Thursday, August 25, 2016

Low still alive, still a concern

The broad area of low pressure moving over Puerto Rico and Hispaniola keeps producing areas of heavy rain with pockets of gusty winds this morning, but there is still no defined center of circulation. It is basically centered Southeast of the Turks and Caicos Islands. Gale force winds of over 30 miles per hour were also detected to the north of Puerto Rico and US Virgin Islands.

Strong Upper Winds are keeping it in check, but they will relax over the next 24 hours. By the weekend conditions will be favorable for further growth. If it can survive until then, there's still chance it may become a depression or a storm. It should be near the central or Northwestern Bahamas at that time.

The enhanced satellite imagery shows the blob of rain slowly moving west-northwest.  Most of the storm activity is far from the actual area of lowest pressure.

It will continue dumping rain over the region leading to flooding, land and mudslides from Puerto Rico through Dominican Republic and Haiti.

Advisories for the Islands:
Puerto Rico: May see some street flooding but as of 8 am, no warnings have been issued.

Dominican Republic: Flash Flood and Landslide warnings for the provinces of  La Altagracia, Hato Mayor, El Seibo, San Pedro de Macorís, Puerto Plata, Monte Plata, Sánchez Ramírez and Espaillat.
Street Flood Advisory for San Cristóbal, Peravia, Azua, María Trinidad Sánchez, La Romana an Gran Santo Domingo.

Haiti: Rain as well with a good risk for flooding,but so far no weather alerts issued.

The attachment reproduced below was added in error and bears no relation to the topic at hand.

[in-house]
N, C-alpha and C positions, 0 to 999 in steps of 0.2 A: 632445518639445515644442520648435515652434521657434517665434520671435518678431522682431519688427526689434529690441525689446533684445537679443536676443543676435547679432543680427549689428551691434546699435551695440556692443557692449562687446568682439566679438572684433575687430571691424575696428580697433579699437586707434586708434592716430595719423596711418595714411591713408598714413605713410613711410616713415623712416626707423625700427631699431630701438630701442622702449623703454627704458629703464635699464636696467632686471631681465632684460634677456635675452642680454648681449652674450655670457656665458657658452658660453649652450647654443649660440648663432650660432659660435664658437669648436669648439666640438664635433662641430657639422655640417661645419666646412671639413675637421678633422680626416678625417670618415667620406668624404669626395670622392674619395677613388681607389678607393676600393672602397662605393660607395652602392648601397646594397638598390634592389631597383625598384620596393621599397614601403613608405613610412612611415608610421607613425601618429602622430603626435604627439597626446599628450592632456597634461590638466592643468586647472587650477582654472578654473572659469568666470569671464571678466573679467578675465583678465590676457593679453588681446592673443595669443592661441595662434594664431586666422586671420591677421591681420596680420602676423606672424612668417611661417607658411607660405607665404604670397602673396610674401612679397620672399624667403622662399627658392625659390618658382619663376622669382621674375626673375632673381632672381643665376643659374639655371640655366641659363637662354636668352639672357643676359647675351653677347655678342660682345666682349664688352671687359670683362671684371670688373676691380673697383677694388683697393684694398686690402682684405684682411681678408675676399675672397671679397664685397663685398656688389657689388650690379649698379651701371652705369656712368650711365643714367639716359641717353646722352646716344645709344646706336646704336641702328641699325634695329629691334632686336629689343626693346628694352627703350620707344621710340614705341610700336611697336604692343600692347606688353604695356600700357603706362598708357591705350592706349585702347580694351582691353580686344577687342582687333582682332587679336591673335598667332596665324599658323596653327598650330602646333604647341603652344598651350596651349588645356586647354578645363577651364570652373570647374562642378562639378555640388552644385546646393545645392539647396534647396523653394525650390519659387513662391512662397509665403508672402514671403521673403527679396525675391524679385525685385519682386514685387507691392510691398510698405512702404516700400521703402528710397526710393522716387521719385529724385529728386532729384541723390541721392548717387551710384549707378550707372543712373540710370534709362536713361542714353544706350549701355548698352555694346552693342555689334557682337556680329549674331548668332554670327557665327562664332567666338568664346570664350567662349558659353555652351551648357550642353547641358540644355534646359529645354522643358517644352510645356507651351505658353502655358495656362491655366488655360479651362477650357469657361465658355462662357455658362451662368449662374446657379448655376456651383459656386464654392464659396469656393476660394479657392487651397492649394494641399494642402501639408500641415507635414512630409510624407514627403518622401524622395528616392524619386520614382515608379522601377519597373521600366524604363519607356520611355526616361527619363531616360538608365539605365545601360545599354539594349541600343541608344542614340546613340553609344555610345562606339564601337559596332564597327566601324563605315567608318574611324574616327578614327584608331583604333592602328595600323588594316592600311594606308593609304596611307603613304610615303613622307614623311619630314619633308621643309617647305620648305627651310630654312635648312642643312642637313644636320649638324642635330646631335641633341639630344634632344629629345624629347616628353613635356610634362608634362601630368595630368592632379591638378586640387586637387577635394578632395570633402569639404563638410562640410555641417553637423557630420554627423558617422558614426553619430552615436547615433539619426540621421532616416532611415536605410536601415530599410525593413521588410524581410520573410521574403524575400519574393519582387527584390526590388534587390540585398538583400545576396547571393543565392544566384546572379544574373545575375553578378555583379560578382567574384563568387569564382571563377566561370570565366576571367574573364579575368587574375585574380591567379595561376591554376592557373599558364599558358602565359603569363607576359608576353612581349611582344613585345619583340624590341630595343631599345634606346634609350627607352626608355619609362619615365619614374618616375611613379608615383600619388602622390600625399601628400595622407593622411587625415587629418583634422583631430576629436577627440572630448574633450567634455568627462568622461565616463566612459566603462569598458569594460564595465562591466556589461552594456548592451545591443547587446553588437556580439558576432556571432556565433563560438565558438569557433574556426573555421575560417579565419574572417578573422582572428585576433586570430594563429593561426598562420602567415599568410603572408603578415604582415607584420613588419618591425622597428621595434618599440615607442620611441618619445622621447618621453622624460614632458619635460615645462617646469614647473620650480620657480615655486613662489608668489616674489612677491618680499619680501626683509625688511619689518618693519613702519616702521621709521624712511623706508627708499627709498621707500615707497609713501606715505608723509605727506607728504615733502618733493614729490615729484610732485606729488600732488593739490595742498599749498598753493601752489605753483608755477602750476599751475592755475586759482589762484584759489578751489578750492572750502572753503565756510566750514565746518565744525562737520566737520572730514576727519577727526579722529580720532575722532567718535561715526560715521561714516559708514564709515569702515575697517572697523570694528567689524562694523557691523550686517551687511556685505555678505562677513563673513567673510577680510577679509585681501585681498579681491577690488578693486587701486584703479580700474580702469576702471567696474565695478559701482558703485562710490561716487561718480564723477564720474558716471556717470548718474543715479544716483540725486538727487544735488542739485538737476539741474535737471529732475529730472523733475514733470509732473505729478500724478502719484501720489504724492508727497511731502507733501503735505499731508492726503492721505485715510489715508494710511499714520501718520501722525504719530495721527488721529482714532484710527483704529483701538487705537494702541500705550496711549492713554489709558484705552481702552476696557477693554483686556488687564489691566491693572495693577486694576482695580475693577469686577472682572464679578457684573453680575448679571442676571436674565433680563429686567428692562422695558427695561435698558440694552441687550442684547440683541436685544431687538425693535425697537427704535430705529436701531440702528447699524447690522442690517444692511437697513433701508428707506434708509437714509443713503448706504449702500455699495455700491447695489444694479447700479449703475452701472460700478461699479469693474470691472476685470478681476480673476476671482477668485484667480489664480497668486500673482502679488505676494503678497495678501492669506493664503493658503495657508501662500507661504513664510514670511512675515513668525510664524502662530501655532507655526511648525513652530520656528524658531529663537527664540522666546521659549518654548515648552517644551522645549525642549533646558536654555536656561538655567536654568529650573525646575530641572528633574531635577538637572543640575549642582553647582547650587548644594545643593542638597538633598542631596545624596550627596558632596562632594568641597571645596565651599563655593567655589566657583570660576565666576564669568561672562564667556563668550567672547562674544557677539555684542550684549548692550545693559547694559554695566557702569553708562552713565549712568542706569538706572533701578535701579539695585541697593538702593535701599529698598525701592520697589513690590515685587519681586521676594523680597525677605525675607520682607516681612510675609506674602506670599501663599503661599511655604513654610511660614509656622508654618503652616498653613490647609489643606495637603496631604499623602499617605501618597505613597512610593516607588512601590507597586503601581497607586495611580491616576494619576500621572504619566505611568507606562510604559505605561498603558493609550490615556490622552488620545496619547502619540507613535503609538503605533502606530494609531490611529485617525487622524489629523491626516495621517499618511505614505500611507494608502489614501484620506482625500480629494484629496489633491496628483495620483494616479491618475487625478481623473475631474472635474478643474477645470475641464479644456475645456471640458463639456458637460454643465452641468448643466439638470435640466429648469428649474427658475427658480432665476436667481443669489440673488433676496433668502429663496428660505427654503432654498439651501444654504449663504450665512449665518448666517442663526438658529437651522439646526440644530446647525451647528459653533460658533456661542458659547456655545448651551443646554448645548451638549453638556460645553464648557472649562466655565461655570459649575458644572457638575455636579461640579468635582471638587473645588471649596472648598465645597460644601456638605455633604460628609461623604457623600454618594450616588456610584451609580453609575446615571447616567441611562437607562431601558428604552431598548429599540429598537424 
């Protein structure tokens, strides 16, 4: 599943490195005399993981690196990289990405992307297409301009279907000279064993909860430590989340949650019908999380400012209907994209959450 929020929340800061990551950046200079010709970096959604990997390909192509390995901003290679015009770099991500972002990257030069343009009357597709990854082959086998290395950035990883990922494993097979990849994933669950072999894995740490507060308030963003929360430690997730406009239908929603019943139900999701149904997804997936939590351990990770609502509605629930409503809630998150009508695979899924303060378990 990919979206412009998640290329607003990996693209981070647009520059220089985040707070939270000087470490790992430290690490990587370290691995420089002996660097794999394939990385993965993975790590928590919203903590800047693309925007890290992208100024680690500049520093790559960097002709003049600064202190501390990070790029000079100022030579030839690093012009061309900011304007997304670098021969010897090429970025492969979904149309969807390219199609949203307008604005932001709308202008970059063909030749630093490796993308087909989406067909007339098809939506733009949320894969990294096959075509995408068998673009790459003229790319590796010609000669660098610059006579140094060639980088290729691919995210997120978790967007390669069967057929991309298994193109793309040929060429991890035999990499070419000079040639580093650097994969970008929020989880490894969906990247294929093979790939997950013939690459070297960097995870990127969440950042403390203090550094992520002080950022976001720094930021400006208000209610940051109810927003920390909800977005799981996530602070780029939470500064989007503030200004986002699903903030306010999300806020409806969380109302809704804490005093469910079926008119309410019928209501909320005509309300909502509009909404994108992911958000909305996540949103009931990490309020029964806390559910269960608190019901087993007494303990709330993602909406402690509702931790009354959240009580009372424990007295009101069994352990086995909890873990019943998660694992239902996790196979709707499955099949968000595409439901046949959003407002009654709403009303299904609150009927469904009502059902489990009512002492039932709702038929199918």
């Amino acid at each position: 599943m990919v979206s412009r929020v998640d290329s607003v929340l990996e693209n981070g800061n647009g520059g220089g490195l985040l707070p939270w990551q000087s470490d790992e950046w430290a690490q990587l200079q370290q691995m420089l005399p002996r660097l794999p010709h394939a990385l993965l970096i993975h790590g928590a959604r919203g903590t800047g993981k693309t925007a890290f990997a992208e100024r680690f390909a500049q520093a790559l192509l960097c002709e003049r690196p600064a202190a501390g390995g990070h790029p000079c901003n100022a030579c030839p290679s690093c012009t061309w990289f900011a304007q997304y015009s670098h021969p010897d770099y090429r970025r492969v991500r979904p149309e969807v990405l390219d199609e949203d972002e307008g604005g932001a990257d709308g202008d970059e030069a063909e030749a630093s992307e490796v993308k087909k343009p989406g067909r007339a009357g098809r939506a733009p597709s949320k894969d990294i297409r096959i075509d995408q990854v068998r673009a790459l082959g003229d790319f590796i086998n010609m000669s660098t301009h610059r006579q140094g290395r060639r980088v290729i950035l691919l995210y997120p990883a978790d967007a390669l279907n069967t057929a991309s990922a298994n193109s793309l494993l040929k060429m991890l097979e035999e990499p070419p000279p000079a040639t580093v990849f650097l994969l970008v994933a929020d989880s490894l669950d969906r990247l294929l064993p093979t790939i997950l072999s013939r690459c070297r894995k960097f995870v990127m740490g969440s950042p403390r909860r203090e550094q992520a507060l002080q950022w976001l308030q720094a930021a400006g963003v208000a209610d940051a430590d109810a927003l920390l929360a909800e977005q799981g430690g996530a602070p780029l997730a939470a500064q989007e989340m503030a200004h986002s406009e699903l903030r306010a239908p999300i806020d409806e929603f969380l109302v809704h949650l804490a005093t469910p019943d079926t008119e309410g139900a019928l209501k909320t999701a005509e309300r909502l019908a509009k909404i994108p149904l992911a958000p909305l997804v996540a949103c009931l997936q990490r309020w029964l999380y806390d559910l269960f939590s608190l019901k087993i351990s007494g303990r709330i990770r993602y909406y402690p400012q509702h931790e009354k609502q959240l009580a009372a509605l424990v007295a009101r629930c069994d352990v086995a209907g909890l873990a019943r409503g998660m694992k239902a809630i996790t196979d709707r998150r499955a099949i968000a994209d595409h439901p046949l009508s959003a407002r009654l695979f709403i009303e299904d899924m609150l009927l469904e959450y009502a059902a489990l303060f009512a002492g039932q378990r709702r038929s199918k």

SE Bahamas: No rain yet but squally weather should move in later today. It will gradually increase through Friday. Expect some gusty winds from time to time.

Chances for growth:
Very warm waters lay ahead for this disturbance as it treks towards the Bahamas, this is the reason why NHC is keeping the chances for development high. Warm waters of 80 degrees and above, is the fuel these tropical systems need to grow.

Water temps in this area register between 85 and 90 F. It can develop anywhere in the area highlighted in red over 5 days.

Everyone from the Bahamas through South Florida should keep their eyes on this. The intensity forecasts vary greatly.

It may may be anything from a rainmaker to a tropical system in the days ahead.

Because of this uncertainty, we just can't pinpoint what its impacts may be. NHC is keeping its chances for development at 80%.

If it develops, where will it go?
Most models are in agreement it will continue to aim for the Bahamas and Florida. Two other hurricane hunter missions are planned for today.

The recon mission plan includes:

  • Find a center, if their is one
  • Detect wind speeds and pressure readings to confirm if it has gotten stronger
  • Provide atmospheric data to NHC for more accurate model runs

South Florida outlook:
Unfortunately this nail-biting scenario will play out until the low makes up its mind. This is what the local NWS office in Miami is telling us:

At this point, there is  enough confidence that deep tropical moisture will remain in place across the region, with continuing widespread showers and thunderstorms and possible breezy or windy periods through early next week. 

The extended forecast will continue to be adjusted as the scenario for the tropical disturbance becomes more clear with upcoming model guidance.

We may get a soaking. Some models place two day rain totals for our area at around 5 inches.

If this pans out it will surely lead to street flooding, specially in poor drainage areas. 

As we get more details, we'll pass them on.

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